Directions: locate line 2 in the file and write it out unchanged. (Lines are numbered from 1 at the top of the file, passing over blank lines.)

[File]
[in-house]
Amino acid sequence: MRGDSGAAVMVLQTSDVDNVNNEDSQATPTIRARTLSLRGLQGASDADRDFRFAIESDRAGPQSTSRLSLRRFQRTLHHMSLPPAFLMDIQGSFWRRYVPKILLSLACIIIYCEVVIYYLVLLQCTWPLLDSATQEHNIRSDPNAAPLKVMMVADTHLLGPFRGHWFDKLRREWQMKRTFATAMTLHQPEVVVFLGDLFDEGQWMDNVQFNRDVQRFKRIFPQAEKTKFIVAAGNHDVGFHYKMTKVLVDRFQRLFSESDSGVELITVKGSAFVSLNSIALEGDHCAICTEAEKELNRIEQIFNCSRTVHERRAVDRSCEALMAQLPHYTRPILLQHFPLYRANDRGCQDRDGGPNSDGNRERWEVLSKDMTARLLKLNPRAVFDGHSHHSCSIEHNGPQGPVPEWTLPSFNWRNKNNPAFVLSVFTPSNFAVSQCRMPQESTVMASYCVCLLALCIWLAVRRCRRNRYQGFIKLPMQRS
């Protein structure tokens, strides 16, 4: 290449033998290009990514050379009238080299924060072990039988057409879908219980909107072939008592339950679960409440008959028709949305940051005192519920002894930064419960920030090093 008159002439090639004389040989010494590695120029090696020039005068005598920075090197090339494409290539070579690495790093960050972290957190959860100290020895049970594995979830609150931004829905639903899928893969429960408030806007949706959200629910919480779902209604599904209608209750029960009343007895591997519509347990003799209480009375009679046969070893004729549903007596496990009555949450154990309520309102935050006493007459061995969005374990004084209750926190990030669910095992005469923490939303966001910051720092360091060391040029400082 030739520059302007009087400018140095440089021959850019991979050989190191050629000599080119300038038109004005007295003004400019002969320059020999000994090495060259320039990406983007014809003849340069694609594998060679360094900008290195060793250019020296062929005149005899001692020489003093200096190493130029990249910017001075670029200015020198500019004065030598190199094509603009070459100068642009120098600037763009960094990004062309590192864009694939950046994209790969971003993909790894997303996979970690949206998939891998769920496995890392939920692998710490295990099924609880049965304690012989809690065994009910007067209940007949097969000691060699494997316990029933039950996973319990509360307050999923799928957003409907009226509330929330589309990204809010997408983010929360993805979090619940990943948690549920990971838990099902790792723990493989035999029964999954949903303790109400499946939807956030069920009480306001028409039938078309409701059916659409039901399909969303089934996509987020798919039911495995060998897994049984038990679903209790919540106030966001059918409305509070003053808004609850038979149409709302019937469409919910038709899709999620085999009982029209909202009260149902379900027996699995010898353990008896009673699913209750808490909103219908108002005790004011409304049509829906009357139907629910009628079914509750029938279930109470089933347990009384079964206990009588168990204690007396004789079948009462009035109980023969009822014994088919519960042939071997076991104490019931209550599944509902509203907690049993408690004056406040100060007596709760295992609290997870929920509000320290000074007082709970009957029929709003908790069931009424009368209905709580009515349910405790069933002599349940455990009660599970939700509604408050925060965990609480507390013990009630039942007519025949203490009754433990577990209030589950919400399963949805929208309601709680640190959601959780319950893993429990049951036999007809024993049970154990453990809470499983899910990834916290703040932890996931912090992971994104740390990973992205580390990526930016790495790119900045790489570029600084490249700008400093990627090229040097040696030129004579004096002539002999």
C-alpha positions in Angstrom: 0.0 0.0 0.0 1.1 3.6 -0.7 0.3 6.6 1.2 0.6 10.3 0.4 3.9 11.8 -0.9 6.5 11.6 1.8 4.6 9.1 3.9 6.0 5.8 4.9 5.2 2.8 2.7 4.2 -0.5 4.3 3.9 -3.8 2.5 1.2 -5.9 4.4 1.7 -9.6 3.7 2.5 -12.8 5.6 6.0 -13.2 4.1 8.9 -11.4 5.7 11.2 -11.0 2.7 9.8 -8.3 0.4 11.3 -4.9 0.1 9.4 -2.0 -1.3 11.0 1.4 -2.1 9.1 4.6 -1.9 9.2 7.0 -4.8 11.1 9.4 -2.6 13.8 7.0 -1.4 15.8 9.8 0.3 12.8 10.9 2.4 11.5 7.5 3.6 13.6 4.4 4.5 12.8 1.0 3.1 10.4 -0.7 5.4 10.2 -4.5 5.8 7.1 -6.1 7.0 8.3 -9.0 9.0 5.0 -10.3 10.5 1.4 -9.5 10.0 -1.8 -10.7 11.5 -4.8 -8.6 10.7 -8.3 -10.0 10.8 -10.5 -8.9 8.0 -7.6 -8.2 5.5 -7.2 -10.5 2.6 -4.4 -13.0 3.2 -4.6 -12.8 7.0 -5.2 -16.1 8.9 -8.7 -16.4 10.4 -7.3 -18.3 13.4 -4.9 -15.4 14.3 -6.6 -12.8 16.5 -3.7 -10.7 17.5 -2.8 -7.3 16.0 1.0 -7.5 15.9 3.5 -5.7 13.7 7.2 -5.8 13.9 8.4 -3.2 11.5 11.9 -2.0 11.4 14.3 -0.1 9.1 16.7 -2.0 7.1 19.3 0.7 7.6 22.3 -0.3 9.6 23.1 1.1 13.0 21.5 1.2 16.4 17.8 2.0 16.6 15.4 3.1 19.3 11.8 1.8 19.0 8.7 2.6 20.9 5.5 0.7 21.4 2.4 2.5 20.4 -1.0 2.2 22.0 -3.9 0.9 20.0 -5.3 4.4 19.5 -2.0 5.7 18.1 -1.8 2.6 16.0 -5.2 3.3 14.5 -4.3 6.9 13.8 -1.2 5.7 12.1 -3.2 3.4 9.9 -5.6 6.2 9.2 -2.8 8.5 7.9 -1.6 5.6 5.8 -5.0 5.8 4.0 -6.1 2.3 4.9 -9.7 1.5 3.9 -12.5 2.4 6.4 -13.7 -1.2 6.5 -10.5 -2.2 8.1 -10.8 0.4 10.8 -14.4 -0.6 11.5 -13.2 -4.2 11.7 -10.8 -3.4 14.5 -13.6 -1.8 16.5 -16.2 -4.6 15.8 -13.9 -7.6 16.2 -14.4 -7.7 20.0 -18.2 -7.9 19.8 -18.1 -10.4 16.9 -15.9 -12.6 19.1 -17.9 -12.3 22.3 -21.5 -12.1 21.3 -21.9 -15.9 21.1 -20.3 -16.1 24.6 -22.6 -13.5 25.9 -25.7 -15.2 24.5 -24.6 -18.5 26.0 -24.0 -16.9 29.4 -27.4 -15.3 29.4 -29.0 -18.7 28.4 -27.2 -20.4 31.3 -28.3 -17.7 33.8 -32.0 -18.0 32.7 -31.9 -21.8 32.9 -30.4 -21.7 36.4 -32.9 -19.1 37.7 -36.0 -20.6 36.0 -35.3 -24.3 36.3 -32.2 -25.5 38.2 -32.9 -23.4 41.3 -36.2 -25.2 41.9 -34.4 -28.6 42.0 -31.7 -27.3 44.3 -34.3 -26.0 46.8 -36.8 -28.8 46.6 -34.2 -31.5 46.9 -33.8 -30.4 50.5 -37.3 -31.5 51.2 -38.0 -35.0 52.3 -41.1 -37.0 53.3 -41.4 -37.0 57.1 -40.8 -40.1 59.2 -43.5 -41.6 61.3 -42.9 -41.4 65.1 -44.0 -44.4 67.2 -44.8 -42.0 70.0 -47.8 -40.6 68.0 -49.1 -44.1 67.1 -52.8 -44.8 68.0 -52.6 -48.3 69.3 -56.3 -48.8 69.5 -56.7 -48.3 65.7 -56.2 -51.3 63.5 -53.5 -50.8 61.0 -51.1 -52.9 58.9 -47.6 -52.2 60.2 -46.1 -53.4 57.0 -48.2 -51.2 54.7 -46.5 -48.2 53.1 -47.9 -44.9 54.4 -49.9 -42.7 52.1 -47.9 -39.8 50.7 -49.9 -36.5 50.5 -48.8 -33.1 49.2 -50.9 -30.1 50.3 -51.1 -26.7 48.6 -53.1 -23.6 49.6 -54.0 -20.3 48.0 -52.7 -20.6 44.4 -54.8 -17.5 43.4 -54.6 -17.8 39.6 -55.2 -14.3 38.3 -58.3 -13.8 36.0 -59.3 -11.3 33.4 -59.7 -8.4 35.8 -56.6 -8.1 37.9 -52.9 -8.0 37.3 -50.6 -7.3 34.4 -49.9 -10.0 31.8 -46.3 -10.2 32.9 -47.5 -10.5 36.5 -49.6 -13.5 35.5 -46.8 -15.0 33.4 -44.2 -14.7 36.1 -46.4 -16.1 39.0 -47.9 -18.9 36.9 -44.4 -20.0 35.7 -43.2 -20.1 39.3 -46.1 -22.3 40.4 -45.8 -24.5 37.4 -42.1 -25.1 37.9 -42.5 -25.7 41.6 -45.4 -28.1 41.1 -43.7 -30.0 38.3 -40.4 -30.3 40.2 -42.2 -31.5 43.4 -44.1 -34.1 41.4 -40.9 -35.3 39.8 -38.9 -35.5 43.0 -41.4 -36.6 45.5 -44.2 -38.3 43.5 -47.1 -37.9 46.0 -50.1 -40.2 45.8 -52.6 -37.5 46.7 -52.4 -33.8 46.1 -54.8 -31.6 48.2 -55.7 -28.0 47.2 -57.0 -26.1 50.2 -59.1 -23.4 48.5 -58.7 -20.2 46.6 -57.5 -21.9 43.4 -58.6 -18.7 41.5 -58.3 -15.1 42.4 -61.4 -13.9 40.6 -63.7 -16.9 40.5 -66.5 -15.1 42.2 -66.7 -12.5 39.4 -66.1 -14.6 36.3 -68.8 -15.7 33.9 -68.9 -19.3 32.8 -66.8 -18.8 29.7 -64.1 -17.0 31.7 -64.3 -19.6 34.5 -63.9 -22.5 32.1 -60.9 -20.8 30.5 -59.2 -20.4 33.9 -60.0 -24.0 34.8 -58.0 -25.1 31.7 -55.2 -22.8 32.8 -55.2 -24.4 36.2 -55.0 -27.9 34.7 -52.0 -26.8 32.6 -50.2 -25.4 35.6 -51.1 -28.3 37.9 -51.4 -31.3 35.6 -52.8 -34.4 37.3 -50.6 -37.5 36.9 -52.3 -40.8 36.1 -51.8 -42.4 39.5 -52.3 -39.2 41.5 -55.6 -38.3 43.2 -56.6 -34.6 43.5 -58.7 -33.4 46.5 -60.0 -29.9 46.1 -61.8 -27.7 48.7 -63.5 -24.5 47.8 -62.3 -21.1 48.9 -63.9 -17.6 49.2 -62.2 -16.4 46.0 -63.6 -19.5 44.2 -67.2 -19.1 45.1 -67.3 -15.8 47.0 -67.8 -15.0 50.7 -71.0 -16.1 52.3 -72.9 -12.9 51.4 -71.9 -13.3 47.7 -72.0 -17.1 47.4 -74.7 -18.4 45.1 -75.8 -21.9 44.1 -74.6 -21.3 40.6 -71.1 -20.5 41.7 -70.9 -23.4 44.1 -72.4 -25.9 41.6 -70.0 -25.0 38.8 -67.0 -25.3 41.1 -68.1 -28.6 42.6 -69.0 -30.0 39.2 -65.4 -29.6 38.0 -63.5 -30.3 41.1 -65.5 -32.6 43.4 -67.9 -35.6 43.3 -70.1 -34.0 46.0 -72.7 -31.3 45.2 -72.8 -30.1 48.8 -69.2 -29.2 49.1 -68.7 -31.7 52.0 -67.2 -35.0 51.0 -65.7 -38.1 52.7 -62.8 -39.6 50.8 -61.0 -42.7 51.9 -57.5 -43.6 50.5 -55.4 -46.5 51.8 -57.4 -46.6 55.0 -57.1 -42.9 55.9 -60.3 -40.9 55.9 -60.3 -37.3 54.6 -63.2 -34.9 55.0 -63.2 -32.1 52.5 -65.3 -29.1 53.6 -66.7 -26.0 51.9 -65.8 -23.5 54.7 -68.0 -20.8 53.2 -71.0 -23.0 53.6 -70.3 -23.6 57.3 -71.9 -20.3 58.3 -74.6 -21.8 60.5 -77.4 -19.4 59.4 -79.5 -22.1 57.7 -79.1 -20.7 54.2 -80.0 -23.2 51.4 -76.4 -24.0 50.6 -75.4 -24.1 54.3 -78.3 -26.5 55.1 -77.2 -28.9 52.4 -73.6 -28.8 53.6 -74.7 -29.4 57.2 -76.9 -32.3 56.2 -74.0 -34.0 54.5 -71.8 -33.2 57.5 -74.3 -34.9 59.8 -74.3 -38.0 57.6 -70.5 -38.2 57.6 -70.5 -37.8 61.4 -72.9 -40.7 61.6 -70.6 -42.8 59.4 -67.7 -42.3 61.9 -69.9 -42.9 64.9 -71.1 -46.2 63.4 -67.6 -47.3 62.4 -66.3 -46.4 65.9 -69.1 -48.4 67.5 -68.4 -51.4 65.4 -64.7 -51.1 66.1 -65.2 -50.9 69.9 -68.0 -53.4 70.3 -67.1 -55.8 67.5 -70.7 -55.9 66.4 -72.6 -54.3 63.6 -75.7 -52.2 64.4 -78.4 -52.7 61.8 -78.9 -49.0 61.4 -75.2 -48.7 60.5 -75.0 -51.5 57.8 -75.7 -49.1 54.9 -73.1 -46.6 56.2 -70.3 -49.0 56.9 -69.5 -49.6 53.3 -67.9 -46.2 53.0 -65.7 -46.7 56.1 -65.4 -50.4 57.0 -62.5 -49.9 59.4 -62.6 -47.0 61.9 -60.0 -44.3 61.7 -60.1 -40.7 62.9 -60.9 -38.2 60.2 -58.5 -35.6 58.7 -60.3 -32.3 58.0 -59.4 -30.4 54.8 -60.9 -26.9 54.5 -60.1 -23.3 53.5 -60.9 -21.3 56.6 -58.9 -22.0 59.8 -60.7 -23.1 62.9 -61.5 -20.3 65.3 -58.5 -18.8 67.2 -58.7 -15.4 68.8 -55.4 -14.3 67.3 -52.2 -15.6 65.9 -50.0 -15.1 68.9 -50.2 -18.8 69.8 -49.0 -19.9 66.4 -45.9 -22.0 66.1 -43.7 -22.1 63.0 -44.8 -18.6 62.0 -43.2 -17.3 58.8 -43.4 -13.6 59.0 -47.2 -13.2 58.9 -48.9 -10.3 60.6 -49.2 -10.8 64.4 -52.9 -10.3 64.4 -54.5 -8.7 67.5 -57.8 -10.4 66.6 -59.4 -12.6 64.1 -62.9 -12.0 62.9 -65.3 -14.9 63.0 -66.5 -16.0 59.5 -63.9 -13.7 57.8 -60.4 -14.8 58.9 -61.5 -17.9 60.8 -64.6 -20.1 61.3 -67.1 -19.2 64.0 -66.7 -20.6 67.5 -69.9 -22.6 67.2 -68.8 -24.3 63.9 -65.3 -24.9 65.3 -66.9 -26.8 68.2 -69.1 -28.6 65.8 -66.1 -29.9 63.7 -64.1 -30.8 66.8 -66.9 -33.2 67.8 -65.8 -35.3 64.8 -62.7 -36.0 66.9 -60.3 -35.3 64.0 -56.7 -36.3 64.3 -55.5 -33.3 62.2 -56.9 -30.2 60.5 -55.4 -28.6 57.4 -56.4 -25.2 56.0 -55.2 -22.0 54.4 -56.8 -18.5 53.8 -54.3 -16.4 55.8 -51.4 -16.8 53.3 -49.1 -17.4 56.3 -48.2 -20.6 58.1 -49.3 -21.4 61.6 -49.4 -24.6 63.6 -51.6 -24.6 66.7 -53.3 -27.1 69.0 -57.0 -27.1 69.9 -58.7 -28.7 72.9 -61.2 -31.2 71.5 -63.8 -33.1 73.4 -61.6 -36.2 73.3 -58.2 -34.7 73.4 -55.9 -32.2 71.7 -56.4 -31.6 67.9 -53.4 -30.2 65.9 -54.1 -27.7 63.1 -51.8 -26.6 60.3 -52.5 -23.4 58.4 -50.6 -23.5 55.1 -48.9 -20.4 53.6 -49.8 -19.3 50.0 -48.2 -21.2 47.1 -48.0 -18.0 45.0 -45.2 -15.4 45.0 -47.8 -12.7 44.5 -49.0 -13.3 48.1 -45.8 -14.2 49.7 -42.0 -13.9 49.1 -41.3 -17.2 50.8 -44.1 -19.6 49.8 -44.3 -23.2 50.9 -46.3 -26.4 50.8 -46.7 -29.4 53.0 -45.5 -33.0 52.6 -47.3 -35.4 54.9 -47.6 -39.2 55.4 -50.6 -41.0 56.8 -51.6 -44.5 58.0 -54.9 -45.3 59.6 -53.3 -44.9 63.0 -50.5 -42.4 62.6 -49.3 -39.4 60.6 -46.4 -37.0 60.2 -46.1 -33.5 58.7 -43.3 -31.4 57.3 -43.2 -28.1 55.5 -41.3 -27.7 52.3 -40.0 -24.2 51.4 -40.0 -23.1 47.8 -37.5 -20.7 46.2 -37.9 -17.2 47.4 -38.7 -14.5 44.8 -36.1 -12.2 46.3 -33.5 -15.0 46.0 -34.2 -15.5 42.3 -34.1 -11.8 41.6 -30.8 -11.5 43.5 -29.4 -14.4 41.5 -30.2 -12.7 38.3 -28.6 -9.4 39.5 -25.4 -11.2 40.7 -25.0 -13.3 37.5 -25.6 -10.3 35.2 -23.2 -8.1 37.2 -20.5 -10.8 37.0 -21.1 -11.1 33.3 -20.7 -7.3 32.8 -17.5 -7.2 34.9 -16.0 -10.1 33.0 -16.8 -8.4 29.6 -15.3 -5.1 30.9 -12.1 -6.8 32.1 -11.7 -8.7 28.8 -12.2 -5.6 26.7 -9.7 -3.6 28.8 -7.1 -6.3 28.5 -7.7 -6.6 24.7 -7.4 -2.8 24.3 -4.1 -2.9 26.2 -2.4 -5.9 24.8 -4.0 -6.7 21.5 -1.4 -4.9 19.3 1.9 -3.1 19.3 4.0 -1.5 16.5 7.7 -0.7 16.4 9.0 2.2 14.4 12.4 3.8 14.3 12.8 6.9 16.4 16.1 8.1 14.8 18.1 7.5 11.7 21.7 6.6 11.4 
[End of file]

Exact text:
Amino acid sequence: MRGDSGAAVMVLQTSDVDNVNNEDSQATPTIRARTLSLRGLQGASDADRDFRFAIESDRAGPQSTSRLSLRRFQRTLHHMSLPPAFLMDIQGSFWRRYVPKILLSLACIIIYCEVVIYYLVLLQCTWPLLDSATQEHNIRSDPNAAPLKVMMVADTHLLGPFRGHWFDKLRREWQMKRTFATAMTLHQPEVVVFLGDLFDEGQWMDNVQFNRDVQRFKRIFPQAEKTKFIVAAGNHDVGFHYKMTKVLVDRFQRLFSESDSGVELITVKGSAFVSLNSIALEGDHCAICTEAEKELNRIEQIFNCSRTVHERRAVDRSCEALMAQLPHYTRPILLQHFPLYRANDRGCQDRDGGPNSDGNRERWEVLSKDMTARLLKLNPRAVFDGHSHHSCSIEHNGPQGPVPEWTLPSFNWRNKNNPAFVLSVFTPSNFAVSQCRMPQESTVMASYCVCLLALCIWLAVRRCRRNRYQGFIKLPMQRS